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Tractivus seeks 2.3 million to carry out the clinical validation of its technology

The Spanish company Tractivus, specialized in developing antibacterial coatings, is completing the industrial validation and will use the funds to carry out the preclinical and clinical phase. Tractivus is negotiating with an industrial partner to start the financing round. The Tractivus operation has generated interest among its current investors, mostly business angels.

Anthony Donaghue

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Tractivus is looking for $2.8 million (€2.3 million) to carry out the clinical validation of its technology. The company, which specializes in developing antibacterial coatings, will use the funds to carry out both the preclinical and clinical phases. The company will open a funding round, the company’s third, in the coming weeks. 

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Tractivus is finalizing the industrial validation phase

The co-founder and CEO of Tractivus, Joan Gilabert, explained that “we are negotiating with an industrial partner to launch the round with part of the amount committed.” The startup, based in Barcelona, is finalizing the industrial validation stage to have its product ready. The company is developing a technology to avoid infections after the implantation of medical devices. Gilabert points out that the company will use the funds to carry out preclinical and clinical validation and to design the industrialization process. 

Tractivus is negotiating with an industrial partner to start the financing round. The Tractivus operation has generated interest among its current investors, mostly business angels. In addition, the company’s CEO assures that “we have contact with European and Asian companies and also American investors”. This is the third round of financing for the start up after capturing 200,000 euros and 430,000 euros of private capital in two previous rounds. Another of the company’s objectives is for a device manufacturer interested in buying the Tractivus license to participate in this operation. 

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Tractivus technology will be sold after it will be licensed

The company will license its technology and sell it so that manufacturers with a broad product portfolio can implement it in a greater number of devices. Currently, 85 million people a year are infected by prosthetic implants in the United States and Europe. This pathology is the fourth cause of death in the United States and the only element that eliminates the symptoms, but not the infection, is the antibiotic.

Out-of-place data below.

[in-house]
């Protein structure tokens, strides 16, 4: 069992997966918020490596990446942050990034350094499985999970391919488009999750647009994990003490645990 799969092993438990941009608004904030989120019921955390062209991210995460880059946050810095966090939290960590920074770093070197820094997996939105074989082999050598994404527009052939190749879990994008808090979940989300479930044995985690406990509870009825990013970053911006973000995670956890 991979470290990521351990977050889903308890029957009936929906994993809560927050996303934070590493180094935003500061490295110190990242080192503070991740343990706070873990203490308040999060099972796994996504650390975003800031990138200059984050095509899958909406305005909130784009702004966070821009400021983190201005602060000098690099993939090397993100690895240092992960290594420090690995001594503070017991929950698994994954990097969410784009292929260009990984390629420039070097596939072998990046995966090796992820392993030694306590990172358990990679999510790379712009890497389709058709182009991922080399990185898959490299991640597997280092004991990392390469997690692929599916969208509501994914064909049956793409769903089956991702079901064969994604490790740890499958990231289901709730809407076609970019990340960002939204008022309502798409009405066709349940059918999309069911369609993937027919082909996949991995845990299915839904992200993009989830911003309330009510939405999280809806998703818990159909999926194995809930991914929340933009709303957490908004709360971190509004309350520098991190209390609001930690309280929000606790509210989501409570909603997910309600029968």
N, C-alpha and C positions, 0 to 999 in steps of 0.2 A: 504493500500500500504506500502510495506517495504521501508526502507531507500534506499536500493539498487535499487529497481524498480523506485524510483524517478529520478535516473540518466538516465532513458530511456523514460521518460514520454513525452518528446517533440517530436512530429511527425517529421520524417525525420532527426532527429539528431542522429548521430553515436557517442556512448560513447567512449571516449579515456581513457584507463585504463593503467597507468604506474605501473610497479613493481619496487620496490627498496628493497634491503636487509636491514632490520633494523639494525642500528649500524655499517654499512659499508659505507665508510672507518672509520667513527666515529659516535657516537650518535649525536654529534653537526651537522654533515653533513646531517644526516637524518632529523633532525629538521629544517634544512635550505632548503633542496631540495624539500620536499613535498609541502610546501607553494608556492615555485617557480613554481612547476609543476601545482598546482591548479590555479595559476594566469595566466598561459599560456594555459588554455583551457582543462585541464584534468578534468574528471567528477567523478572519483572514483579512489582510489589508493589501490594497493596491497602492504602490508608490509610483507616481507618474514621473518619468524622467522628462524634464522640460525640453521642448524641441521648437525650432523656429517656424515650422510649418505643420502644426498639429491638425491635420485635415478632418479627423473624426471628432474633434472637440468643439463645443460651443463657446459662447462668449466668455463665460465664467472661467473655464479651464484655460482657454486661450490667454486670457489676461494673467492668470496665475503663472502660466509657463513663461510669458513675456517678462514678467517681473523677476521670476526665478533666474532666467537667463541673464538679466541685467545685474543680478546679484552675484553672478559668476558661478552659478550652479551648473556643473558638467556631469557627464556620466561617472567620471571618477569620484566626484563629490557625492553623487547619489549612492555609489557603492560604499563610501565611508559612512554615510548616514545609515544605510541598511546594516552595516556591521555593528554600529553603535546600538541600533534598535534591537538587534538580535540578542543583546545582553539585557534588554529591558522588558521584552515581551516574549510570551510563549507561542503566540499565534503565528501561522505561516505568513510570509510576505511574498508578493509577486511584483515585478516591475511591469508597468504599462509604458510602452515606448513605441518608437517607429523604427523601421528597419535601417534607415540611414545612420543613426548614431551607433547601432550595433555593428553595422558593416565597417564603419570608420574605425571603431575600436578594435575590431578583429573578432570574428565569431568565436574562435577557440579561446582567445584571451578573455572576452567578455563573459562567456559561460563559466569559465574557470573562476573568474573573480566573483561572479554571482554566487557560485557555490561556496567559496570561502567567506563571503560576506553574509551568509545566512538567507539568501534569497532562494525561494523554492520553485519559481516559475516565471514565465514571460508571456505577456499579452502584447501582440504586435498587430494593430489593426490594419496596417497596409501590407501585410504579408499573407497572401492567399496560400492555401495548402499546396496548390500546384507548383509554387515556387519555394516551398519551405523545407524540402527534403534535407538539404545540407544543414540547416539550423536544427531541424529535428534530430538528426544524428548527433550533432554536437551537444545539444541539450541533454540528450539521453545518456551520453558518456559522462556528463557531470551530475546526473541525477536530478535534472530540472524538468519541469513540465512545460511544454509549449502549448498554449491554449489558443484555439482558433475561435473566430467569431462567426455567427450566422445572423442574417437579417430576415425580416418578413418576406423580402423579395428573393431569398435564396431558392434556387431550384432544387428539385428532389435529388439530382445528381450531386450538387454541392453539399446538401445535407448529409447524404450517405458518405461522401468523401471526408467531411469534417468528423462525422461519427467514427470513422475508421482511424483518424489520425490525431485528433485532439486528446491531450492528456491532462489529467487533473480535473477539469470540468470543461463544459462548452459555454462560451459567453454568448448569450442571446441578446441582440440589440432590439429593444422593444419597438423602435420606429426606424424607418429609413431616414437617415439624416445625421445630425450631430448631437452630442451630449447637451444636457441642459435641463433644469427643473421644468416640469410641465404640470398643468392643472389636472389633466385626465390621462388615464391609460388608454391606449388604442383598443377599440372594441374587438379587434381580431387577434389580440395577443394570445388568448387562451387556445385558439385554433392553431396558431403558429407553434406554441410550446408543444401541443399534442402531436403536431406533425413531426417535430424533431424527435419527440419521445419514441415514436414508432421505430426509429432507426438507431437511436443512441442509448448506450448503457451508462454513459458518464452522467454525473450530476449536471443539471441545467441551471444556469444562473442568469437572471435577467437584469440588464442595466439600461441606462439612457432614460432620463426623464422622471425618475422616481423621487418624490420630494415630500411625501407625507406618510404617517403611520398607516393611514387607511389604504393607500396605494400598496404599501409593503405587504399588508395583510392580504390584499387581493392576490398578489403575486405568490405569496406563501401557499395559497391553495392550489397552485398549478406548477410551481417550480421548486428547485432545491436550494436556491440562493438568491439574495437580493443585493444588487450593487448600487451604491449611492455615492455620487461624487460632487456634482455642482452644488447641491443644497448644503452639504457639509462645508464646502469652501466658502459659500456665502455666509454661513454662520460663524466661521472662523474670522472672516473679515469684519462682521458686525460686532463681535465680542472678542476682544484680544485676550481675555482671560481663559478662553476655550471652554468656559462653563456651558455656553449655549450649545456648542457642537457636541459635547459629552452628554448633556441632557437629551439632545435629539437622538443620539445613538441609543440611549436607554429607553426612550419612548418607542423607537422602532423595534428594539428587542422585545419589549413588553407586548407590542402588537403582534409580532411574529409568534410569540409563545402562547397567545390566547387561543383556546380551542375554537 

Tractivus technology might be commercialized as soon as the end of 2022

The company plans to begin commercializing its technology at the end of 2022 and make the leap to the United States two years later. It is predicted that up to ten million people worldwide will die from these infections in 2050. 

The company expects to close the funding round in the first half of 2021 and hopes to start commercializing its technology between late 2022 and early 2023 in Europe and two years later make the leap to the United States. Tractivus is a spin-off from the Gemat research group (IQS – Ramón Llull University) and Idibell. Since its foundation in 2015, the company has raised $516,000 (€425,000) of public funding through competitive projects. The company currently has five employees. In addition to Gilabert, the other co-founders are Robert Teixidó, director of technology, and Salvador Borrós, head of security.

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First published in PlantaDoce, a third-party contributor translated and adapted the article from the original. In case of discrepancy, the original will prevail.

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Anthony Donaghue writes about science and technology. Keeping abreast of the latest tech developments in various sectors, he has a keen interest on startups, especially inside and outside of Silicon Valley. From time to time, he also covers agritech and biotech, as well as consumer electronics, IT, AI, and fintech, among others. He has also written about IPOs, cannabis, and investing.